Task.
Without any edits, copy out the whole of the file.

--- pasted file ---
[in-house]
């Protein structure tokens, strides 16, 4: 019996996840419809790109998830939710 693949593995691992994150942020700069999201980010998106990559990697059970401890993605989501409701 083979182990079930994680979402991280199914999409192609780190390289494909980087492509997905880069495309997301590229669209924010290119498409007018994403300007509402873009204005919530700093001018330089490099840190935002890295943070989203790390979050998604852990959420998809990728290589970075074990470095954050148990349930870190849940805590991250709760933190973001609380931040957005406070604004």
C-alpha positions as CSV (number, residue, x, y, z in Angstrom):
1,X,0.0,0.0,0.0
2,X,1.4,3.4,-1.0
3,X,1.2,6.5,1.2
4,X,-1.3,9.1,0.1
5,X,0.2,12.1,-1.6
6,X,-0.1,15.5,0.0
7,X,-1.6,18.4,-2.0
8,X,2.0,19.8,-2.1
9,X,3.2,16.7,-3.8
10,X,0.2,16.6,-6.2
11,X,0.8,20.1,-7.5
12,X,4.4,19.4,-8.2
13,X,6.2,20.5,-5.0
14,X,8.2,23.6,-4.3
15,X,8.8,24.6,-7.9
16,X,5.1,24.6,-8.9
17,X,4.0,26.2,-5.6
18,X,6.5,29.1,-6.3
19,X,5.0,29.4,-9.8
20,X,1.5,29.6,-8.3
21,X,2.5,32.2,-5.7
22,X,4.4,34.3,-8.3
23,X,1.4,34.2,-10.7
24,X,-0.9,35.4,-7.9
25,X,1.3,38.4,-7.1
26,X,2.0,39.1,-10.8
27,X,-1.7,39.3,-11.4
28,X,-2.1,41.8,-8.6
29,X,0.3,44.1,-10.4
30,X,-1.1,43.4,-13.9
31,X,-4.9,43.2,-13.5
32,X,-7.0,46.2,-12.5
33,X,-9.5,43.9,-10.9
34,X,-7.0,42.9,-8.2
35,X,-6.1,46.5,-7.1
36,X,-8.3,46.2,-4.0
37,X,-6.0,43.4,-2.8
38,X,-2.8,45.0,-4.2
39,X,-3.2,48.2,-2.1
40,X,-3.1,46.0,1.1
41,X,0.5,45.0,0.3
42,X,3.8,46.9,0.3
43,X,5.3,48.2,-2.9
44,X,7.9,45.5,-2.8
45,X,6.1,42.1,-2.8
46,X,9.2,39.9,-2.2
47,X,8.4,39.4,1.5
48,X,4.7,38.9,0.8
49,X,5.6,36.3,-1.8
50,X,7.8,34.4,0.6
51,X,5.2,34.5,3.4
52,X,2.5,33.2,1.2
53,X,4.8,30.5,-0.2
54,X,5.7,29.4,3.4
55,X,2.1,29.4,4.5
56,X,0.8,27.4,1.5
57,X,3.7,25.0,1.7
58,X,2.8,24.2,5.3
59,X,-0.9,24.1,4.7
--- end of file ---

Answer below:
[in-house]
């Protein structure tokens, strides 16, 4: 019996996840419809790109998830939710 693949593995691992994150942020700069999201980010998106990559990697059970401890993605989501409701 083979182990079930994680979402991280199914999409192609780190390289494909980087492509997905880069495309997301590229669209924010290119498409007018994403300007509402873009204005919530700093001018330089490099840190935002890295943070989203790390979050998604852990959420998809990728290589970075074990470095954050148990349930870190849940805590991250709760933190973001609380931040957005406070604004």
C-alpha positions as CSV (number, residue, x, y, z in Angstrom):
1,X,0.0,0.0,0.0
2,X,1.4,3.4,-1.0
3,X,1.2,6.5,1.2
4,X,-1.3,9.1,0.1
5,X,0.2,12.1,-1.6
6,X,-0.1,15.5,0.0
7,X,-1.6,18.4,-2.0
8,X,2.0,19.8,-2.1
9,X,3.2,16.7,-3.8
10,X,0.2,16.6,-6.2
11,X,0.8,20.1,-7.5
12,X,4.4,19.4,-8.2
13,X,6.2,20.5,-5.0
14,X,8.2,23.6,-4.3
15,X,8.8,24.6,-7.9
16,X,5.1,24.6,-8.9
17,X,4.0,26.2,-5.6
18,X,6.5,29.1,-6.3
19,X,5.0,29.4,-9.8
20,X,1.5,29.6,-8.3
21,X,2.5,32.2,-5.7
22,X,4.4,34.3,-8.3
23,X,1.4,34.2,-10.7
24,X,-0.9,35.4,-7.9
25,X,1.3,38.4,-7.1
26,X,2.0,39.1,-10.8
27,X,-1.7,39.3,-11.4
28,X,-2.1,41.8,-8.6
29,X,0.3,44.1,-10.4
30,X,-1.1,43.4,-13.9
31,X,-4.9,43.2,-13.5
32,X,-7.0,46.2,-12.5
33,X,-9.5,43.9,-10.9
34,X,-7.0,42.9,-8.2
35,X,-6.1,46.5,-7.1
36,X,-8.3,46.2,-4.0
37,X,-6.0,43.4,-2.8
38,X,-2.8,45.0,-4.2
39,X,-3.2,48.2,-2.1
40,X,-3.1,46.0,1.1
41,X,0.5,45.0,0.3
42,X,3.8,46.9,0.3
43,X,5.3,48.2,-2.9
44,X,7.9,45.5,-2.8
45,X,6.1,42.1,-2.8
46,X,9.2,39.9,-2.2
47,X,8.4,39.4,1.5
48,X,4.7,38.9,0.8
49,X,5.6,36.3,-1.8
50,X,7.8,34.4,0.6
51,X,5.2,34.5,3.4
52,X,2.5,33.2,1.2
53,X,4.8,30.5,-0.2
54,X,5.7,29.4,3.4
55,X,2.1,29.4,4.5
56,X,0.8,27.4,1.5
57,X,3.7,25.0,1.7
58,X,2.8,24.2,5.3
59,X,-0.9,24.1,4.7